We all know the graphical capacities of the 3DS can’t really be compared with the PC or the current generation of consoles. This means the developers had to do some graphical tweaks in order to make this game presentable on the big screen. When playing through the game it’s easy to say this game is a lot more than a simple port to the big screen. The game will present you with a decent amount of detailed looking environments which only contribute to an authentic Resident Evil feel. The only minor part that can be said about the overall graphical quality is the facial expressions of the characters. Whilst it is clear they also received a mayor update, they seem a little more fitting for wooden puppets than the quality we’re getting used to of games nowadays.


For a game that thrives on its mood settings and the overall acting quality of its cast, Resident Evil: Revelations earns an easy pass. The game will draw you in the game with pretty much silencing the music when scary background noises need to be heard and will bombard you with action-movie-type music when disaster has struck. Decent, if not great voice acting is something the Resident Evil series always vouched for and for this game it isn’t any different.



Resident Evil: Revelations seems to be a little in the direction of ‘going back to basics’ in the sense of creating a more ‘spooky’ environment to explore and play through. As usual the game is a third person survival-horror shooter with a decent amount of small but well appreciated puzzles. When trying to make your way through these areas you will encounter a fair amount of infected people, monsters and what not.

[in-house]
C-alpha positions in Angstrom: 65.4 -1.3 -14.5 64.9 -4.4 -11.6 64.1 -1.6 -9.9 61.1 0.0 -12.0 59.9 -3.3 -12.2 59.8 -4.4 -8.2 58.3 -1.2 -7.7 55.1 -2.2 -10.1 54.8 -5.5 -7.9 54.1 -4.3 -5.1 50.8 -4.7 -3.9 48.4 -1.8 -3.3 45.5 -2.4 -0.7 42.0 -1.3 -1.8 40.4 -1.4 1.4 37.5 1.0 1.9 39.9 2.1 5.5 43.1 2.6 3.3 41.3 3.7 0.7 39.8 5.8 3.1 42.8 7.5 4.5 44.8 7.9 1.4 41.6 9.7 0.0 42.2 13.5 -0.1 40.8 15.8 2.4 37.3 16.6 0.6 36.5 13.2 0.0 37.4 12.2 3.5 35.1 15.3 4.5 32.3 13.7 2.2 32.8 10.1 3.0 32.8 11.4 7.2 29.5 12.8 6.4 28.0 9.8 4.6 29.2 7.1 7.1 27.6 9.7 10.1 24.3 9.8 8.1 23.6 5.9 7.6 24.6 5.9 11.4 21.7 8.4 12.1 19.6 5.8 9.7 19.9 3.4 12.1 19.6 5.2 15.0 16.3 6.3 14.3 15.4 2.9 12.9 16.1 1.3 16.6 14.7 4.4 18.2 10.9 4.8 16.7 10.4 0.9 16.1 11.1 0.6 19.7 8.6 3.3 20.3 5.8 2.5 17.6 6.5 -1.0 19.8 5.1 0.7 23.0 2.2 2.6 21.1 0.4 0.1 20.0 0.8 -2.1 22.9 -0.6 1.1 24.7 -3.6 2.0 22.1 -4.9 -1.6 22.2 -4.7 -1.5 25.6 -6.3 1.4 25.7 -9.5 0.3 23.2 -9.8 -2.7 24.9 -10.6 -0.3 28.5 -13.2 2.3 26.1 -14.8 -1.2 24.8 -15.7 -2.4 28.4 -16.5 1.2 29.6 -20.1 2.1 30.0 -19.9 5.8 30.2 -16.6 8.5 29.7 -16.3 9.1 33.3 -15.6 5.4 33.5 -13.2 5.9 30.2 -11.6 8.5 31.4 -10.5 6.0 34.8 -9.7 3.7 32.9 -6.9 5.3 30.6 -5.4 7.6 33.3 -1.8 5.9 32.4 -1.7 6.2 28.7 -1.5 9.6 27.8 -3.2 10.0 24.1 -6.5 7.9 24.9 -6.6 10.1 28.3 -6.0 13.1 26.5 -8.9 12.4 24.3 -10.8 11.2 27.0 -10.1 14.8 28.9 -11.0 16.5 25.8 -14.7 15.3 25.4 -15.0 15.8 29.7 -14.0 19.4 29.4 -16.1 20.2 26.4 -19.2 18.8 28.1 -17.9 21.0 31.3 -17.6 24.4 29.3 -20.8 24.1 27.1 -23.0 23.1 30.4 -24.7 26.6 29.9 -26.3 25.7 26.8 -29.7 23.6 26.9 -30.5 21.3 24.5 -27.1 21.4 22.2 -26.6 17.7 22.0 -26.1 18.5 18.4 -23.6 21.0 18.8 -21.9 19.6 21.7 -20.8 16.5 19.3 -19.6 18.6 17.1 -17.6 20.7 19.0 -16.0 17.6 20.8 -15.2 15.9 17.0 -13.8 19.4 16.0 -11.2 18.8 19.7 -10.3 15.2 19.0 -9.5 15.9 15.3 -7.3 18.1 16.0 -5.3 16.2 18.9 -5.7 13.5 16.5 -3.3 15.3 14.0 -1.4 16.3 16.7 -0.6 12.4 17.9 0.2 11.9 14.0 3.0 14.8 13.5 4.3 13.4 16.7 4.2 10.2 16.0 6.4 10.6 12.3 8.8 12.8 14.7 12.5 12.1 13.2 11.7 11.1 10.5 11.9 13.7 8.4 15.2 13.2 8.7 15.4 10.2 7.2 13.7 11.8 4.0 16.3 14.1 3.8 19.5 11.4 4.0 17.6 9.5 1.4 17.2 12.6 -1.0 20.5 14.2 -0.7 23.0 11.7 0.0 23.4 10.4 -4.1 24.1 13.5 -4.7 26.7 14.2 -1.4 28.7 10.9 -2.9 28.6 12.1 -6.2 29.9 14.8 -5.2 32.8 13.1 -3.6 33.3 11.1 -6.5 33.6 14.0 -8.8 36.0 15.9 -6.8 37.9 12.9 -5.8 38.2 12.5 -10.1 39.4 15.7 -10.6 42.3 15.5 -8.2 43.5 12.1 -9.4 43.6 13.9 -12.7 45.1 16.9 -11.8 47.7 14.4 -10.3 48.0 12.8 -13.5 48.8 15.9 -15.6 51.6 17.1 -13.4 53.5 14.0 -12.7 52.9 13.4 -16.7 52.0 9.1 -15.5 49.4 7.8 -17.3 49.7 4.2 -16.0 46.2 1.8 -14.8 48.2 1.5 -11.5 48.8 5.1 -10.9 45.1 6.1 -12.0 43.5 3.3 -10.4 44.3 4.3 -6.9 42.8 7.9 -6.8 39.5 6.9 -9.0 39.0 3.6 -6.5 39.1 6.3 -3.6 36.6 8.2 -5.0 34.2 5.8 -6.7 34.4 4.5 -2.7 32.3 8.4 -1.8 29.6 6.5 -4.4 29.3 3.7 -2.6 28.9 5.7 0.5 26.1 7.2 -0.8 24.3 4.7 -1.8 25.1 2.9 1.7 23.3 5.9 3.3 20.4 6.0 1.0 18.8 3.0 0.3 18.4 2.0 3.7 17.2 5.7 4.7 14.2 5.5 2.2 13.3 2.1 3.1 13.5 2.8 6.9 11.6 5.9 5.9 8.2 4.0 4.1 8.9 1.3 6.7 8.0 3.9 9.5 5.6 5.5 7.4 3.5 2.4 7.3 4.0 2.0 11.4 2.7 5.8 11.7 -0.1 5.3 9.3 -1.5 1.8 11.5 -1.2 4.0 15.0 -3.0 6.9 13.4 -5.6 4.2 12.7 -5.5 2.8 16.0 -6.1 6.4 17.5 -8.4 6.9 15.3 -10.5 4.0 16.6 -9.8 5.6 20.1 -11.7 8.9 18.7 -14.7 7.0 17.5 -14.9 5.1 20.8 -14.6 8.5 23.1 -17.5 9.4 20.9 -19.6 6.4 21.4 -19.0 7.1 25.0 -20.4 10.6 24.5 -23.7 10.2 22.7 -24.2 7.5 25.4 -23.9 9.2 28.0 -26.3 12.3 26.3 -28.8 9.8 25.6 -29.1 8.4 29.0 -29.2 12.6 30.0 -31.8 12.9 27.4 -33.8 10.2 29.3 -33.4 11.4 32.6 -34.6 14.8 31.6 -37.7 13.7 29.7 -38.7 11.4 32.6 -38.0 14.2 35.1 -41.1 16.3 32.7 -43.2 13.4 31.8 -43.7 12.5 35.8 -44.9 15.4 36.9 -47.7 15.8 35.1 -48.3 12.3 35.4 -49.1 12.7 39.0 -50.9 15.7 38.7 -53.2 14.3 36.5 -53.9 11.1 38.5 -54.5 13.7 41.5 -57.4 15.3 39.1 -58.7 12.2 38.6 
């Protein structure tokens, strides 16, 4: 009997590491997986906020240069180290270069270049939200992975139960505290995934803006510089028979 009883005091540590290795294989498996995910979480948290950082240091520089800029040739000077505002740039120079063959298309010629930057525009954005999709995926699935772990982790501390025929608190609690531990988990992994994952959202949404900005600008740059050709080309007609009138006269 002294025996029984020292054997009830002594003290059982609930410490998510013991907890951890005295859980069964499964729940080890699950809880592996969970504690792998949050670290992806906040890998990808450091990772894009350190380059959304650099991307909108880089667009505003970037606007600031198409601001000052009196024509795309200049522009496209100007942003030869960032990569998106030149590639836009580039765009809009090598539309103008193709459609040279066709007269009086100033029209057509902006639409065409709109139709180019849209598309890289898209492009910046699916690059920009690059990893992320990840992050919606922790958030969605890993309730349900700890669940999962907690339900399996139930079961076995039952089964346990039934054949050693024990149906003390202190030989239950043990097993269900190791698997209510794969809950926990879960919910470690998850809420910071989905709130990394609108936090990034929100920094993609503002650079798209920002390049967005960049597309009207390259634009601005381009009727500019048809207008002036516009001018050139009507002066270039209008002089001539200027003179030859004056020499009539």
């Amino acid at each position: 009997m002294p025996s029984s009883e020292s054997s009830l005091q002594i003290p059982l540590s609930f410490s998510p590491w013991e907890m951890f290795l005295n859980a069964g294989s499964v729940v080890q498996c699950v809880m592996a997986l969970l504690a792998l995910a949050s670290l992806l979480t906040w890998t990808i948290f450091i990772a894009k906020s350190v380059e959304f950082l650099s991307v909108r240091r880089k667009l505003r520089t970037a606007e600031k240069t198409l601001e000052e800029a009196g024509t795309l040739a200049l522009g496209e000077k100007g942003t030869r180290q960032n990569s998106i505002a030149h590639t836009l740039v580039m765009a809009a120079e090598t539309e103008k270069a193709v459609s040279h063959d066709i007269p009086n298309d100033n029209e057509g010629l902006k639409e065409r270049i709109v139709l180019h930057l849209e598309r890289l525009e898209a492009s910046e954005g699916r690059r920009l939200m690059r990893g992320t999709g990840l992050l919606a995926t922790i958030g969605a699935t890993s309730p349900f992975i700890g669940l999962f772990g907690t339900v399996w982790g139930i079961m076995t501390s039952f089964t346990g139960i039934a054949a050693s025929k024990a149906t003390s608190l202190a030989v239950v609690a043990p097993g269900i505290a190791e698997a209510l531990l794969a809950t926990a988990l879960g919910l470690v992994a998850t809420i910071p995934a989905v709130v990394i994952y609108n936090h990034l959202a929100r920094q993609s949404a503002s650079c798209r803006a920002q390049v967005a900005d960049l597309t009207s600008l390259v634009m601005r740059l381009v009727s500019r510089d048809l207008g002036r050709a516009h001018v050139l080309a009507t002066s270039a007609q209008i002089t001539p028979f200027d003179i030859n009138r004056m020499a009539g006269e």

Unlike its predecessors in the main series this game has a decent amount of backtracking you will have to do. Backtracking in this game often goes hand in hand with the small puzzles you will have to do, namely find a key or activate something to open a specific location and so on. Simple but appreciated gestures towards the older games.

The controls feel smooth and the menus are easy accessible, even if they are also a tad different than the conventional Resident Evil menus. Combining items to create new ones isn’t an option in this game as well as actually having a decent inventory you can fill with all the things you prefer. This means you will only be able to have 3 weapons on you at all times and a limited amount of ammo for them. The ammo limit for each weapon can be upgraded by finding ammo pouches that increase the overall capacity. The weapons themselves can be upgraded by custom parts you will find across the map. These parts will often contain damage, stun or ammo upgrades as well. This is also a first for the series and is a fun, yet basic system to mess around with. Sadly compared to the 3DS some of the ‘puzzle’ mini games have been removed due to the lack of a touch screen.